Foreign direct investment (FDI) in Scotland strongly outperforms the UK as a whole. In 2021, FDI in Scotland grew by about 14% compared to 2020. The figure was about 1.8% for the UK and about 5.4% for Europe. Inward investment, including foreign direct investment, has led to job creation and economic growth across Scotland. This is one of Nicola Sturgeon’s achievements.
Foreign Investment: Direct Versus Indirect
Foreign direct investment (FDI) means that a company or institution headquartered outside Scotland establishes a base of operations in Scotland. This creates jobs, economic opportunities, and investment in communities (SNP).
Foreign investments are typically either direct or indirect. FDI is when investors purchase a physical asset such as a plant, factory, or machinery in a foreign country. Foreign indirect investment (FII) is when investors buy stakes in foreign companies that trade on their respective stock exchanges. Generally speaking, the foreign country favors FDI over FII because the assets that they purchase are long-term. Therefore, they help improve the foreign country’s economy over time (Corporate Finance Institute).
Foreign Direct Investment versus Foreign Portfolio Investment
According to Business Standard, foreign investors take the FDI route when they have a long-term interest in mind. In FDI, an investor usually acquires foreign business assets, establishing ownership or controlling interests in a company. With FDI, foreign companies are directly involved with day-to-day operations in the other country. Under such circumstances, the investor company has a large amount of influence and control over the investee company. Unlike the FDI, Foreign Portfolio Investment or FPI is for short-term profit booking. Through this route, foreign investors put capital into financial assets, such as stocks and bonds. Such an investment is for short-term financial gains.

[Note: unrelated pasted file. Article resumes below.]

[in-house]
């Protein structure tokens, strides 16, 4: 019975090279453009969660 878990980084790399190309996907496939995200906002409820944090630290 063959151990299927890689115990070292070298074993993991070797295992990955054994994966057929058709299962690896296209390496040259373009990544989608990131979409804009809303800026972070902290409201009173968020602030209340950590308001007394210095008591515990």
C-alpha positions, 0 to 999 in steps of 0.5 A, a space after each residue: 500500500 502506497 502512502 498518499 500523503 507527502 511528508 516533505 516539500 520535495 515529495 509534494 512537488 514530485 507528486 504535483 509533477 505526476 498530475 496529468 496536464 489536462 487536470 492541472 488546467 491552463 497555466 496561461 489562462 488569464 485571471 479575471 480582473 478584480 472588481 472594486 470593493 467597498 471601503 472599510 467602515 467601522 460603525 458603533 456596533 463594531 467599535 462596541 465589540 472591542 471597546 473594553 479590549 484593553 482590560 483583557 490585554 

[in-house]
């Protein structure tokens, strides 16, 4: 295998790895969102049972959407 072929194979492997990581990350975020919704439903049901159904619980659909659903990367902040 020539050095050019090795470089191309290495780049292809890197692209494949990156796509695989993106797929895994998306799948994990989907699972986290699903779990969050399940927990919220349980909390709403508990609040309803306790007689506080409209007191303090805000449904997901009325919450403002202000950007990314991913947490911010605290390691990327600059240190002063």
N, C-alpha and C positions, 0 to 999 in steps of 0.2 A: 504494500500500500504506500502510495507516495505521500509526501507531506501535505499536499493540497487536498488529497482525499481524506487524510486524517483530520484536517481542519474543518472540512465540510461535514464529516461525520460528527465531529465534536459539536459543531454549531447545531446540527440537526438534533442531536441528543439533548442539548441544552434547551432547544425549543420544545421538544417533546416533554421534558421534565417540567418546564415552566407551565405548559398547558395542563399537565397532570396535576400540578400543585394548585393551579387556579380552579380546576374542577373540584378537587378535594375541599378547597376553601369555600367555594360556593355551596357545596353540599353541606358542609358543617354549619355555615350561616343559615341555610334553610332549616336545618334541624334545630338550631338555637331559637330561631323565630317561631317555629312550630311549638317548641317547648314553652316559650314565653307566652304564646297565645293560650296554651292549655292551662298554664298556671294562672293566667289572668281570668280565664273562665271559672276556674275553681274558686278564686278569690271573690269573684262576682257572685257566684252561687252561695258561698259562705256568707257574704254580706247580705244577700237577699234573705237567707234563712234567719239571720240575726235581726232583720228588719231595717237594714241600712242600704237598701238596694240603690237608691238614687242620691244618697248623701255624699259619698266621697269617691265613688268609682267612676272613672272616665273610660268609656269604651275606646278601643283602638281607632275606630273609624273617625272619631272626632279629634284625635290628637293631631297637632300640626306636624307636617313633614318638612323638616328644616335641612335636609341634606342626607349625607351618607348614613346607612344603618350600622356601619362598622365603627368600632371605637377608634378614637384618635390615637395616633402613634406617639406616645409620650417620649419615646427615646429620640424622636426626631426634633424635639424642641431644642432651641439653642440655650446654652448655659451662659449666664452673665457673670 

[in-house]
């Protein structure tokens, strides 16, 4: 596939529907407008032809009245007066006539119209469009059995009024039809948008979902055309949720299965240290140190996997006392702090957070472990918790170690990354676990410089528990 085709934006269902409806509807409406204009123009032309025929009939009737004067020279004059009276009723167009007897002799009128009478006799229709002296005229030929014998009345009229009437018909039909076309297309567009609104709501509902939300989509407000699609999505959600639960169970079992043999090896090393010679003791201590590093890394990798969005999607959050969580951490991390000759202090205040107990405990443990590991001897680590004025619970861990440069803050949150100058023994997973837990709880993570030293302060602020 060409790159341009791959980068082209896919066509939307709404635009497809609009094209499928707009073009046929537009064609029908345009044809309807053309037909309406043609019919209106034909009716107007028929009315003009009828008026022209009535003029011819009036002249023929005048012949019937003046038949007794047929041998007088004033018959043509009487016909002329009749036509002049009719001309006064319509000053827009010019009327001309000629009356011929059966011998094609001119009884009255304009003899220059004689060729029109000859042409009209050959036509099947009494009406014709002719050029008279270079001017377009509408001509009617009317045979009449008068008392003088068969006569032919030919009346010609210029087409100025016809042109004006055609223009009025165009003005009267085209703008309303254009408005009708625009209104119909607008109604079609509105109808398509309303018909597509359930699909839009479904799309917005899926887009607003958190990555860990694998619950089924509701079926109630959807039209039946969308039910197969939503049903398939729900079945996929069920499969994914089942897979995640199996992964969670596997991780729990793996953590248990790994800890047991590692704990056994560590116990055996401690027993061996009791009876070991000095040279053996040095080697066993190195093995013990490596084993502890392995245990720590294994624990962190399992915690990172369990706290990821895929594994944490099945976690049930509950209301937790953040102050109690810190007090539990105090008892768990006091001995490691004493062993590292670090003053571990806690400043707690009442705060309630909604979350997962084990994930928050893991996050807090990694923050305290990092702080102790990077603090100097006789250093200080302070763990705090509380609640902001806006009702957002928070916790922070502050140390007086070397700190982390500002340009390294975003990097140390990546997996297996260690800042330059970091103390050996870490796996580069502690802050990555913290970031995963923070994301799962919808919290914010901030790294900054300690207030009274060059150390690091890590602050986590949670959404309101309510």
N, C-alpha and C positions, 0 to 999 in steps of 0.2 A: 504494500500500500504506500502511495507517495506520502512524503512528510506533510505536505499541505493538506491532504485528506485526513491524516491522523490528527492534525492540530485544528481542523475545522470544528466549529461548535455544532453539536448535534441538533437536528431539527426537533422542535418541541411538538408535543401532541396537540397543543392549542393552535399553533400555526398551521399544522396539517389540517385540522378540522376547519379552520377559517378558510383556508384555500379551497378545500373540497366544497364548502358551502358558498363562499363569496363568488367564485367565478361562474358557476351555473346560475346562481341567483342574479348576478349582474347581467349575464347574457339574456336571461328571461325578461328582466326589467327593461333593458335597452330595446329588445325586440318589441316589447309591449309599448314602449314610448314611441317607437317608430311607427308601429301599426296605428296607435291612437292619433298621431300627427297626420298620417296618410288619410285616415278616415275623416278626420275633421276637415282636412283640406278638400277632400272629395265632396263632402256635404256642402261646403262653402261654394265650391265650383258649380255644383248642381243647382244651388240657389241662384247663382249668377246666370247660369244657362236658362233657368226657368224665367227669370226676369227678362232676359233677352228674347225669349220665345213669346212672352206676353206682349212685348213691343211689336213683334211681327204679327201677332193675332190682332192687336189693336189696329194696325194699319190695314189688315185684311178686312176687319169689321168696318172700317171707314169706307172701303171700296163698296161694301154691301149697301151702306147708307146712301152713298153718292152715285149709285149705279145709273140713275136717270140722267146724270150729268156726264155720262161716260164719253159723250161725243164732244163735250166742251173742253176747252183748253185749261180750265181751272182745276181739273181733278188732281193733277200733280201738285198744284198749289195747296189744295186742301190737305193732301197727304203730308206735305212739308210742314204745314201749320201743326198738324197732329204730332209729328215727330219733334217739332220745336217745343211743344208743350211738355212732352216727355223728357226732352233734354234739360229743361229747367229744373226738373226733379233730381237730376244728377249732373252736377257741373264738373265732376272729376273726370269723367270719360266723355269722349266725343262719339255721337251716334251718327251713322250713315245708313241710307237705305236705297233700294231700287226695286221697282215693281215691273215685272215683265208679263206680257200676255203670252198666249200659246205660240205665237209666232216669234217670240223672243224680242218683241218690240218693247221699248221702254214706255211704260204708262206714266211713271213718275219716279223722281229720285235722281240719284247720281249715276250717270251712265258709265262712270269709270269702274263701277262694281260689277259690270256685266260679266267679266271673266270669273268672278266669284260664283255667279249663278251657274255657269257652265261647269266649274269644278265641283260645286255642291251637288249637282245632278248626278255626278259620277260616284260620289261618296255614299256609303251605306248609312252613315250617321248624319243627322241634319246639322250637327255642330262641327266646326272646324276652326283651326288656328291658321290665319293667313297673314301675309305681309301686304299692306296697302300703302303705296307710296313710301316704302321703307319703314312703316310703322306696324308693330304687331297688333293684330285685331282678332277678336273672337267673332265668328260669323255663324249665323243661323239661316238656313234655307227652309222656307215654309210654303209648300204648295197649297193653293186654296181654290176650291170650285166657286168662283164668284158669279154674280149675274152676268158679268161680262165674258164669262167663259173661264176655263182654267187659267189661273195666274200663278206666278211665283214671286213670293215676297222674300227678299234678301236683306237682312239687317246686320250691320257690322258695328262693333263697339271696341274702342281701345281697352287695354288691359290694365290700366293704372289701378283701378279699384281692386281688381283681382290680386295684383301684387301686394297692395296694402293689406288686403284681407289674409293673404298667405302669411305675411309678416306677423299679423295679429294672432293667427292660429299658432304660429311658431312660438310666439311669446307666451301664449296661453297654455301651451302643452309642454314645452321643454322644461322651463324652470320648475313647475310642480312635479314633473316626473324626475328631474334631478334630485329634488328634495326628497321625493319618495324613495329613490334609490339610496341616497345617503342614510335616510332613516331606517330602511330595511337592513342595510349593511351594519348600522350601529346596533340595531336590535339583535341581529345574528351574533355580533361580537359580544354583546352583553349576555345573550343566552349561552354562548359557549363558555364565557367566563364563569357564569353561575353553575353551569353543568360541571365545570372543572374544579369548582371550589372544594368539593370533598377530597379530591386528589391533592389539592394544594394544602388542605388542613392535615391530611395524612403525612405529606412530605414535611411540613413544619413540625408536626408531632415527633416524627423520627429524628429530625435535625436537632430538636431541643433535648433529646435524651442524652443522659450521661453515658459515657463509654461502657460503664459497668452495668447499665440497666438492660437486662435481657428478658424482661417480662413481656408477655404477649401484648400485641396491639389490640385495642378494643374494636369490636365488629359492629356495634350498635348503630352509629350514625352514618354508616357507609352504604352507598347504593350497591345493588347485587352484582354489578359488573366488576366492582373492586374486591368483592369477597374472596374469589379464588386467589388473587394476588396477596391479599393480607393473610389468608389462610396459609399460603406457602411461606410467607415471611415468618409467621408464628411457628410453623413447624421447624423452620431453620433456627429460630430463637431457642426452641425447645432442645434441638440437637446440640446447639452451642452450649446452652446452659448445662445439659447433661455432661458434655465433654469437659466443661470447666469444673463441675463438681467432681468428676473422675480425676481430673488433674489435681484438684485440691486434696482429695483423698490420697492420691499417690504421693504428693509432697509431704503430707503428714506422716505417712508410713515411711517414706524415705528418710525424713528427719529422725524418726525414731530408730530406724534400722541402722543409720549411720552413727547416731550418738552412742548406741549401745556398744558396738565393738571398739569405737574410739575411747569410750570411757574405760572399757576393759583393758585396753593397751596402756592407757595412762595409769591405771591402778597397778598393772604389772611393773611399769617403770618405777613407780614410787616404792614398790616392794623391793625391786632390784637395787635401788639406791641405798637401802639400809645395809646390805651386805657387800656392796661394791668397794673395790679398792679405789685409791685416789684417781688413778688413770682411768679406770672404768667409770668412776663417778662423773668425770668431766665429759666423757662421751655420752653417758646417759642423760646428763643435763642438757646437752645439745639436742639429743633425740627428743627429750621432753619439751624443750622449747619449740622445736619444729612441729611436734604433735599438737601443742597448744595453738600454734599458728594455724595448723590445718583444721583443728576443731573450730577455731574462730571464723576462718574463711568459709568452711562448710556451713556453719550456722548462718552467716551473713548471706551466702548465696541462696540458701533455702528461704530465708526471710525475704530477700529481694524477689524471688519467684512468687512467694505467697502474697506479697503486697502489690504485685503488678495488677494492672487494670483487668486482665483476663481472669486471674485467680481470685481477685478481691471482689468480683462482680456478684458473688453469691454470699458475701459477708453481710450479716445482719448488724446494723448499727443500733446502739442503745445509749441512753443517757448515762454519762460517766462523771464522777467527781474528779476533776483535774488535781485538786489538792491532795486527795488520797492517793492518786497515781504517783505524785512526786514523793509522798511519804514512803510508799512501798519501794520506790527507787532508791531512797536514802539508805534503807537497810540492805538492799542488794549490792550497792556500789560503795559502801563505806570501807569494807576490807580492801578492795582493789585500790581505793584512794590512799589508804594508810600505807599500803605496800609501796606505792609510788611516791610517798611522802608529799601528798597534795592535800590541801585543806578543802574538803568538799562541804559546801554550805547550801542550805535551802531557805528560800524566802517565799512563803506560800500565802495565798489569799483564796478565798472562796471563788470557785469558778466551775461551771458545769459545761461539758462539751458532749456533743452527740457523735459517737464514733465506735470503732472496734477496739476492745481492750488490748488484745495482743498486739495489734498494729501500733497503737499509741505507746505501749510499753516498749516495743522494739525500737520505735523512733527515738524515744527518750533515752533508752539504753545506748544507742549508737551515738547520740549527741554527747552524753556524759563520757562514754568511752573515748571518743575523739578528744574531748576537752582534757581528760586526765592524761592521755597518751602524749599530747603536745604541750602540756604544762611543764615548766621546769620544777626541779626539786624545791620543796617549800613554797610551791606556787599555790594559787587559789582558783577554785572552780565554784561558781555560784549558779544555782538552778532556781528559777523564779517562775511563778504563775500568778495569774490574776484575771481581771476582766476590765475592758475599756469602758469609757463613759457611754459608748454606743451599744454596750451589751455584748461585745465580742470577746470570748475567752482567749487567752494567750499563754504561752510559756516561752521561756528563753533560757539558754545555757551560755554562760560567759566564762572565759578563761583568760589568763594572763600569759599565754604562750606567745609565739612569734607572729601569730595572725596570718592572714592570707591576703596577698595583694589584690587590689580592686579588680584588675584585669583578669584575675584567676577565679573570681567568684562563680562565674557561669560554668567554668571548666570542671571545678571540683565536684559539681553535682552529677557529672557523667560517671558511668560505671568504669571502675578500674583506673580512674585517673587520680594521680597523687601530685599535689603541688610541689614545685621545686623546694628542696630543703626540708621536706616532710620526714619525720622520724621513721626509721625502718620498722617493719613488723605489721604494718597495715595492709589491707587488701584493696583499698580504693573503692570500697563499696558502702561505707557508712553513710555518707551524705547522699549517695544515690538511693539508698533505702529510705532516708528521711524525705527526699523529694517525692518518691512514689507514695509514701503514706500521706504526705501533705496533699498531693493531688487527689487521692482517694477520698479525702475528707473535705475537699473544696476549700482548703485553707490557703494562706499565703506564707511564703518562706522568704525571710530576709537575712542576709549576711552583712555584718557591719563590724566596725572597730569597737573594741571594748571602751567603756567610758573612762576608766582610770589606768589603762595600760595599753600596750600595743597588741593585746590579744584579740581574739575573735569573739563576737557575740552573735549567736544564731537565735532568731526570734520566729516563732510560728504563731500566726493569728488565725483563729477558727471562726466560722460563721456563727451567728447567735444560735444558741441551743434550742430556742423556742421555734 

Foreign Direct Investment in Scotland
Foreign direct investment in Scotland is one of Nicola Sturgeon’s achievements. According to the SNP, the latest survey results show that 15.8% of investors now rate Scotland as the UK’s most attractive FDI location, up by 15% from last year. Scotland has also more than doubled its rating since the pre-pandemic period. Back in 2019, 7% of investors rated Scotland as their top destination. According to Ernst & Young:
- FDI projects in Scotland increased by 14% in 2021, with four years of continuous growth and the highest share of UK projects in the past decade. The UK and Europe FDI projects in 2021 failed to match this elevated picture. Their total number of projects is still below their 2019 levels — although it show a rise from their 2020 figures.